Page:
To the editor:
Our state’s budget shortfall has shrunk by more than $1 billion since November, reminding us what can happen when consumers and job creators are confident.
State Economist Tom Stinson said Congress’ extension of the Bush tax cuts worked as a “stealth stimulus package,” helping improve the state’s budget. The extension continues a reduction in payroll taxes and delays increasing taxes on capital gains. These components helped raise consumer confidence and improved our economic outlook. Holding the capital gains tax rate at 15 percent instead of letting it bounce to 20 percent sparked investment activity and capital gains revenues rose.
This is how a stable, low-tax and pro-growth business climate at the federal level can generate revenue for Minnesota. But there is still vast room for improvement at the state level and we continue losing jobs to neighboring states. We recently learned a prominent Hutchinson company will shift its manufacturing operations to Wisconsin at a savings of $45 to $60 million annually. Our tax climate remains among the most unfriendly in the country and Gov. Dayton’s plans to raise taxes would put us at a further disadvantage.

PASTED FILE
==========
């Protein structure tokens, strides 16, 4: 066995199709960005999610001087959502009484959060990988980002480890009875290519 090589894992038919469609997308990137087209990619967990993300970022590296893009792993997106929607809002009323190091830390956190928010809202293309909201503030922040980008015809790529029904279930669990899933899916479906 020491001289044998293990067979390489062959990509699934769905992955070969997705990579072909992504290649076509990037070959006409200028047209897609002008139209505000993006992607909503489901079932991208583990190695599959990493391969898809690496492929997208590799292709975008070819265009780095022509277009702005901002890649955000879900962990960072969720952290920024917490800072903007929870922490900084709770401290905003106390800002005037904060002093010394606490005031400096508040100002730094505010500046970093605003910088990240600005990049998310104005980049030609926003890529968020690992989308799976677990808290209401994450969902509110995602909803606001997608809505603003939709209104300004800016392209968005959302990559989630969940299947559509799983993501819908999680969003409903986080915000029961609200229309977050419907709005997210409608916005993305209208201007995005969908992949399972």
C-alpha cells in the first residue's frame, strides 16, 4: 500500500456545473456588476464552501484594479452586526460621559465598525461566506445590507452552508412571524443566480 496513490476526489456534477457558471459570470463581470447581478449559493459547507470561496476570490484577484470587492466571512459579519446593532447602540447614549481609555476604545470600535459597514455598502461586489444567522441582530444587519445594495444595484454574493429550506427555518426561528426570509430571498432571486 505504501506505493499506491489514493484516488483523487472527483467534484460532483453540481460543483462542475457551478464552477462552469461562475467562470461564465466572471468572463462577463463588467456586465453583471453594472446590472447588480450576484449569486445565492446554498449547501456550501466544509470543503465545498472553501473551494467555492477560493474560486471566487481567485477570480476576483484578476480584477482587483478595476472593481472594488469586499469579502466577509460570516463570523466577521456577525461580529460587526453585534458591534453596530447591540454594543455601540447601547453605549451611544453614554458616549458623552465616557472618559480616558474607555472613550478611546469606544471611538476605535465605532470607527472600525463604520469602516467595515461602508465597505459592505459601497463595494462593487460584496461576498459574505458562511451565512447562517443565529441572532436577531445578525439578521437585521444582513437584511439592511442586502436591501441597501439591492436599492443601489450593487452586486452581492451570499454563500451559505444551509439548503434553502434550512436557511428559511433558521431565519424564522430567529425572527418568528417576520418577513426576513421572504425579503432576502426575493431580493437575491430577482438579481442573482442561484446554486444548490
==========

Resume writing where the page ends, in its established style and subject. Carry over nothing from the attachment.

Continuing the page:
You reach a point of diminishing returns when tax increases push our job creators out of the state, cutting off revenue streams we need for sustainability and a strong economy. Our neighbors – including Wisconsin – recognize this and declare themselves “open for business” instead of strangling the goose that lays our golden eggs.
Even though our budget gap is smaller than what was projected last fall, we still have a $5 billion hole to fill. I hope this information we’ve received resonates with our leaders at the Capitol to underscore the need for pro-jobs legislation that will generate revenue by widening the tax stream instead of digging deeper into the existing base.
Rep. Glenn Gruenhagen